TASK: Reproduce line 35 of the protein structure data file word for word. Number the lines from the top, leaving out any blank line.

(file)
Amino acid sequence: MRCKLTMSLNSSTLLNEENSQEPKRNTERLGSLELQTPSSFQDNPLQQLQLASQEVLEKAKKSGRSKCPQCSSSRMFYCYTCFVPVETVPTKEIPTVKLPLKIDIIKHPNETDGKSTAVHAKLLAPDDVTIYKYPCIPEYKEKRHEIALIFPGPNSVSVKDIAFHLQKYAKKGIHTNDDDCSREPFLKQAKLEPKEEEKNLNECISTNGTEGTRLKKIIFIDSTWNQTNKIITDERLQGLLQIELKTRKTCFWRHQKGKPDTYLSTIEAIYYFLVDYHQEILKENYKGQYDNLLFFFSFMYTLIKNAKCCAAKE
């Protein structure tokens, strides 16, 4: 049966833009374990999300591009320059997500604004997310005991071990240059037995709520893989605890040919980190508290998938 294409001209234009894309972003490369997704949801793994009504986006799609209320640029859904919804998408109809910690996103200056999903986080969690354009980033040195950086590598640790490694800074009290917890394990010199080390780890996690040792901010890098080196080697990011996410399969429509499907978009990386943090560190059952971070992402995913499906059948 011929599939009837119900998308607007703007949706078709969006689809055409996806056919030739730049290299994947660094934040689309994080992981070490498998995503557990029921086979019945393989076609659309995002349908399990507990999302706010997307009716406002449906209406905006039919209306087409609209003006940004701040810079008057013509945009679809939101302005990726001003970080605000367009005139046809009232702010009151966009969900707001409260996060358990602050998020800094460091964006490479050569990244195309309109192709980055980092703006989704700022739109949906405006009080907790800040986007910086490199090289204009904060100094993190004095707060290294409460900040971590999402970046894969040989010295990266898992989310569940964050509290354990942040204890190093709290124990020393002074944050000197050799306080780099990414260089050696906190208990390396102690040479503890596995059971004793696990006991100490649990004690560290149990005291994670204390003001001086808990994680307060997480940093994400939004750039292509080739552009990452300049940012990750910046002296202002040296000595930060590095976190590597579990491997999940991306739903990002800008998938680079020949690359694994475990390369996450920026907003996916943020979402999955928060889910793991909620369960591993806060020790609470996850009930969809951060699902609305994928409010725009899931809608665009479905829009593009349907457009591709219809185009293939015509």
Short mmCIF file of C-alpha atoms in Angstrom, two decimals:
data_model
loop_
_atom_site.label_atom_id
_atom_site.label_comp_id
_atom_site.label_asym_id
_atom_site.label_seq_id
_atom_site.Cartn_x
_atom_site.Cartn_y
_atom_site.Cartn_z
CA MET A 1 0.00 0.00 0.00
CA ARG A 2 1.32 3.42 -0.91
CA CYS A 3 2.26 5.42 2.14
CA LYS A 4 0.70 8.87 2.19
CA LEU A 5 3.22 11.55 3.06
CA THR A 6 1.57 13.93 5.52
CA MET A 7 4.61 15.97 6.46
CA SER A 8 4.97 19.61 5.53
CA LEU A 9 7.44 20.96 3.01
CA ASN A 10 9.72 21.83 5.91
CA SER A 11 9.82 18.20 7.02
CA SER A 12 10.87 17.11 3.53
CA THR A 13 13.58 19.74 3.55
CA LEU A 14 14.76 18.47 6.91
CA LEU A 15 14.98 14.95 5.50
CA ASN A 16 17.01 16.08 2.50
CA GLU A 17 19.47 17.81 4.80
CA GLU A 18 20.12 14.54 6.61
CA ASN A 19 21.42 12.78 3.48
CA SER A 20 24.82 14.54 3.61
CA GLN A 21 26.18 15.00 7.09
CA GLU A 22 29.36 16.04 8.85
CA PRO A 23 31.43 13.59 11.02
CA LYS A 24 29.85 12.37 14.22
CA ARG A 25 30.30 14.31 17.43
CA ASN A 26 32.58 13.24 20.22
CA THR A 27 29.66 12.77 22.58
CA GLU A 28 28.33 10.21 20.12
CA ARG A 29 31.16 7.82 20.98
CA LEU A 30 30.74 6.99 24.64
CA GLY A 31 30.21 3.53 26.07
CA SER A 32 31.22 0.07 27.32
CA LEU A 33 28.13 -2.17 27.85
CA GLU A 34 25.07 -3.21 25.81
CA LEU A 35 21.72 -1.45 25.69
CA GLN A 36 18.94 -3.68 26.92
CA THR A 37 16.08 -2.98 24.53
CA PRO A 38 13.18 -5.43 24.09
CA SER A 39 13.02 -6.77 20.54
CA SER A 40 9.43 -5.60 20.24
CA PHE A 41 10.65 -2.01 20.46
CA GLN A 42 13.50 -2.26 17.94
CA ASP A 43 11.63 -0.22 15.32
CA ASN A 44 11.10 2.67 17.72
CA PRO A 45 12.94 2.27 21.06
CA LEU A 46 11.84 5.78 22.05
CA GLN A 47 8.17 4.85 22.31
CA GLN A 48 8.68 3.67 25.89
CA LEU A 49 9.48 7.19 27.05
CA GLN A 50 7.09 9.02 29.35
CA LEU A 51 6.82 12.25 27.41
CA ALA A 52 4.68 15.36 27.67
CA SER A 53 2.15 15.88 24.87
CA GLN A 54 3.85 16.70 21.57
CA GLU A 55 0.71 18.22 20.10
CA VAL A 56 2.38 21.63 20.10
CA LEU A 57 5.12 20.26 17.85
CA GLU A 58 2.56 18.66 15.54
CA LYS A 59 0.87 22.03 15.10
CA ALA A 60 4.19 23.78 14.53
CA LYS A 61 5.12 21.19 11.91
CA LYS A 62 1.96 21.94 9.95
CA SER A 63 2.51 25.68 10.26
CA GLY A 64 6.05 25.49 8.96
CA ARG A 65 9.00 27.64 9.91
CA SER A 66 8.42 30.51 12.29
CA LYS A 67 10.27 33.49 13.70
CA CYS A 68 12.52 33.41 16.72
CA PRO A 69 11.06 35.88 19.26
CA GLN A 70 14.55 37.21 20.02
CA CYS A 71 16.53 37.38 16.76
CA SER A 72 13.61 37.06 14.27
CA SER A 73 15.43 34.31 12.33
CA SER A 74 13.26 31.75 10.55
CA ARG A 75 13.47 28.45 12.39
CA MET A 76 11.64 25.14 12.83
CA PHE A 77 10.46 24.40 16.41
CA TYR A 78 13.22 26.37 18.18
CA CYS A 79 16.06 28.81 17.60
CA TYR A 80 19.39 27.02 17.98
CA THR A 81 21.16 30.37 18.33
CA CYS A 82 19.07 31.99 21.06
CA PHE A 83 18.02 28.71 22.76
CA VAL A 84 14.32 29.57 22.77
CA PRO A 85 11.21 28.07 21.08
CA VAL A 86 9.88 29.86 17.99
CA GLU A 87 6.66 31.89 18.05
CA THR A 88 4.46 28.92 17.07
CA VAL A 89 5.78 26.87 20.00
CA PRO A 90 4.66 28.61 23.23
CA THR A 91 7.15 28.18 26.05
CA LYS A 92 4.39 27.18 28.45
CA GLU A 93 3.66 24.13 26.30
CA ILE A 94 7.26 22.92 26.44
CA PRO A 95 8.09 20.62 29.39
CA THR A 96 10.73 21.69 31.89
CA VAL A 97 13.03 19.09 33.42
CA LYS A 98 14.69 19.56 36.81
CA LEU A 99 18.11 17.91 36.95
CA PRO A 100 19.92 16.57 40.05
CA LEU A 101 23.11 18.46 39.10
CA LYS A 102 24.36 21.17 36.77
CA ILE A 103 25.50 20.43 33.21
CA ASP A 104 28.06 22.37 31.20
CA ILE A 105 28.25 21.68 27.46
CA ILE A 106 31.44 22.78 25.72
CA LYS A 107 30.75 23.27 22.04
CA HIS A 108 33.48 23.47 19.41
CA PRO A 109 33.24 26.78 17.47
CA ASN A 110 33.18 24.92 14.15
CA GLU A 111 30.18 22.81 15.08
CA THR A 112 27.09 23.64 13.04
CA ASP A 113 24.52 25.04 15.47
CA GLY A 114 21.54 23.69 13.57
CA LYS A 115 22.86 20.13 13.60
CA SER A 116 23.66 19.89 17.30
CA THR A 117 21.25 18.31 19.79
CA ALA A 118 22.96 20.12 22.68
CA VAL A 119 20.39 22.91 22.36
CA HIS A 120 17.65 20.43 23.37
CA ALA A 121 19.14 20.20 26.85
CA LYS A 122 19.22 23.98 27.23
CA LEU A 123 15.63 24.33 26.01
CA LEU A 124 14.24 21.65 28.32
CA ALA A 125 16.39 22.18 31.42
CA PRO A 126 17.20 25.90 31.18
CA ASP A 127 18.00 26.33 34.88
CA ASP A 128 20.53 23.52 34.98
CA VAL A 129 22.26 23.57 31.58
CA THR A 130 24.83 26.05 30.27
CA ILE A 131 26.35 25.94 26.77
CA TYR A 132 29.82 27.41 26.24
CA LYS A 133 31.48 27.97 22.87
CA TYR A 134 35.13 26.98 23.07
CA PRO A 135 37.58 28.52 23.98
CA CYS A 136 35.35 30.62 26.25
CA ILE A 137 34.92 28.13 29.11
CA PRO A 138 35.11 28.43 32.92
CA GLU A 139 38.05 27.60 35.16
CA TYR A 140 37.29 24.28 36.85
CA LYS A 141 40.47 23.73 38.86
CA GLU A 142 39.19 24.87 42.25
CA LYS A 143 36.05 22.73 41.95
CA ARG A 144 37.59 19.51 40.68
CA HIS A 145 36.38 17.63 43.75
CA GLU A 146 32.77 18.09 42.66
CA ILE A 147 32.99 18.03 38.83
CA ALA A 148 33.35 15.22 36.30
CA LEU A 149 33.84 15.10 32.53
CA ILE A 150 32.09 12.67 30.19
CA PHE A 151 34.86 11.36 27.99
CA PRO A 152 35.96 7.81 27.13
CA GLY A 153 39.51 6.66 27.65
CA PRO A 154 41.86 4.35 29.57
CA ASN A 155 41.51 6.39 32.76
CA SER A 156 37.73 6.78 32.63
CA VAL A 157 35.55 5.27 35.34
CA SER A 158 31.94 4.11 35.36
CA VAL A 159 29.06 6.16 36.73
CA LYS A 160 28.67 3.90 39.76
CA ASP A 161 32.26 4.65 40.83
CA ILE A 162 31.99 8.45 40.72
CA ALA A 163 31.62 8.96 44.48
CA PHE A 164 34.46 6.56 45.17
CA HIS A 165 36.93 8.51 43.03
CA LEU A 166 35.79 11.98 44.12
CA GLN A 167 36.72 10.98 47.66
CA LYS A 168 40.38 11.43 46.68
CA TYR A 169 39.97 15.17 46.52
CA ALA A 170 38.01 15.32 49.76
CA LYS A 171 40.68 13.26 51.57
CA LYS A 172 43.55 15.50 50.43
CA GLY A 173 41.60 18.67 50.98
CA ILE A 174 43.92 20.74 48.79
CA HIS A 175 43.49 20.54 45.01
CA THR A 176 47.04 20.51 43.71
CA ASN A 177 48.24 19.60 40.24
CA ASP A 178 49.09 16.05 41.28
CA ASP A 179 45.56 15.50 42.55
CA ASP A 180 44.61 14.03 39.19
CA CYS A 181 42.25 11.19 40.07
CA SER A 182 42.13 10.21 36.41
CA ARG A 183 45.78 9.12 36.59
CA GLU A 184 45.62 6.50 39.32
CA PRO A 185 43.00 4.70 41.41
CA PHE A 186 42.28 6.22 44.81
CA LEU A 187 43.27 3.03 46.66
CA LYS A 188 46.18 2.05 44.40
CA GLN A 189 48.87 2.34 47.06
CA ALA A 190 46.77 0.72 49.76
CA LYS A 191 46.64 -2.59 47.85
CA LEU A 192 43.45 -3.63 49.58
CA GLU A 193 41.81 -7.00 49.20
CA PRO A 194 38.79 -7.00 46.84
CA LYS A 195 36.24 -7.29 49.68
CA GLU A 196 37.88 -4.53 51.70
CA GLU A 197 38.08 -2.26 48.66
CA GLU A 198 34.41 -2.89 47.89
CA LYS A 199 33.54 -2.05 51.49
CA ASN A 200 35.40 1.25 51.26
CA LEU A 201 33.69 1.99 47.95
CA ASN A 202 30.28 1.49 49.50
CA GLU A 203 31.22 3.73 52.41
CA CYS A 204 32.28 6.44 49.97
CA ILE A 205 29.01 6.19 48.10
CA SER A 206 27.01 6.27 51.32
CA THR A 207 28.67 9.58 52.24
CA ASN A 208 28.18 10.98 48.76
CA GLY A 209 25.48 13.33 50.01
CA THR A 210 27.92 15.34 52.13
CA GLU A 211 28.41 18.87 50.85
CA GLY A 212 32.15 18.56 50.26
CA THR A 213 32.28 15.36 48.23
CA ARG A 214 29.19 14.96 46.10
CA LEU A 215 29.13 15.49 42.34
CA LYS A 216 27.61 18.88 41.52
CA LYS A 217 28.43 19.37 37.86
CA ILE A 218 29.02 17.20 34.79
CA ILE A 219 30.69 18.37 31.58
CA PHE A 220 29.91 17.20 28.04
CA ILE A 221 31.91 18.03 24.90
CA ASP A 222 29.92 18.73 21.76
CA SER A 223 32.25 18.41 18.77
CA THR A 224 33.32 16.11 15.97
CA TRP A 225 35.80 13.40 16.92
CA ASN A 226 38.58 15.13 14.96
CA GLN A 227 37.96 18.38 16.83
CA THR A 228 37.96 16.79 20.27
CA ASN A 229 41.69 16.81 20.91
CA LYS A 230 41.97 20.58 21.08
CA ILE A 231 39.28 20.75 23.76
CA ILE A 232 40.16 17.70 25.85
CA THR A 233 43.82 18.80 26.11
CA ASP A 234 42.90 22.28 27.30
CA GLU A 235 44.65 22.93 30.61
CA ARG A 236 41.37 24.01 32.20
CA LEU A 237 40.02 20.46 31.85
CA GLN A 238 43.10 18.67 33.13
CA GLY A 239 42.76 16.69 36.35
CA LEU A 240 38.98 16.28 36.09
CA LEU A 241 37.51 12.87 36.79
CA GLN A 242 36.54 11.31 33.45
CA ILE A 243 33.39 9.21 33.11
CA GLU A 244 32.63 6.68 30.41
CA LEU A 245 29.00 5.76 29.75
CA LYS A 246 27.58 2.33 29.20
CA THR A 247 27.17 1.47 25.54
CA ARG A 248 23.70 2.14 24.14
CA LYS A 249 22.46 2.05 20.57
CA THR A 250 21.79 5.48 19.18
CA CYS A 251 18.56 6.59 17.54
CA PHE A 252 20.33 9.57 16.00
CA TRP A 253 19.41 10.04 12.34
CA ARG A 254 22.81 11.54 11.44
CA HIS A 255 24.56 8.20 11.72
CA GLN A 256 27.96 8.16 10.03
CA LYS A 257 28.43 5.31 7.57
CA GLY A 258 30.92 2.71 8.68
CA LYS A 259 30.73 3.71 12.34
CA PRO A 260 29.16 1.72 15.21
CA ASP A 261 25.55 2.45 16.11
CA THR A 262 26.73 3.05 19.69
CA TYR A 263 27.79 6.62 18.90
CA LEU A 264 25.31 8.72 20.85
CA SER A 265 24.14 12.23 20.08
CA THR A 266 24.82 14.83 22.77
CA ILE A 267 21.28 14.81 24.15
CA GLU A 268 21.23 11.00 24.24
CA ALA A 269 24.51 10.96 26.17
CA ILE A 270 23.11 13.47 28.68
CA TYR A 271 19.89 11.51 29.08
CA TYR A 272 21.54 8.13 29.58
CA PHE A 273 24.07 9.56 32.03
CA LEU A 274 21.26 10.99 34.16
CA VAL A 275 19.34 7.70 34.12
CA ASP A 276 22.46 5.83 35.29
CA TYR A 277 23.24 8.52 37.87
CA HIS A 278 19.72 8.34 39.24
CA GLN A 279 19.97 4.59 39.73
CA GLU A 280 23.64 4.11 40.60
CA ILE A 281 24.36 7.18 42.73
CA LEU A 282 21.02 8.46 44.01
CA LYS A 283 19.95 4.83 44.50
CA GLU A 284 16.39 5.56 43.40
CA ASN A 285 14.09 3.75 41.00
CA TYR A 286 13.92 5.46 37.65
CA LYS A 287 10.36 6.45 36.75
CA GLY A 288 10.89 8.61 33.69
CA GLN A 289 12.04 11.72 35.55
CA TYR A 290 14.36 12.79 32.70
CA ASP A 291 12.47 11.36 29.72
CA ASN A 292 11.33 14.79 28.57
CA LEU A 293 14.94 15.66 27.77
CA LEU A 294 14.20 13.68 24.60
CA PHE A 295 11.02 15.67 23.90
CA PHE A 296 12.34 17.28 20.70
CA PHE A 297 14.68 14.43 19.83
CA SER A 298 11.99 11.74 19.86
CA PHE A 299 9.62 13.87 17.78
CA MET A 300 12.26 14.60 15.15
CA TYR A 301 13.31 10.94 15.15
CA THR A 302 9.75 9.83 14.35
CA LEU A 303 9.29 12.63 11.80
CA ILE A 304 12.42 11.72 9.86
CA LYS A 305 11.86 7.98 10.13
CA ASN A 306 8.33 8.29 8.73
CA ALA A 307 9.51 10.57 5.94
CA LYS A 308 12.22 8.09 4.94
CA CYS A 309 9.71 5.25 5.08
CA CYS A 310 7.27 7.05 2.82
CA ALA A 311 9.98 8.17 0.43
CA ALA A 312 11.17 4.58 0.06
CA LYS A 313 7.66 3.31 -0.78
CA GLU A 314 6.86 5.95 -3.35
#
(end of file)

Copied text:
CA PRO A 23 31.43 13.59 11.02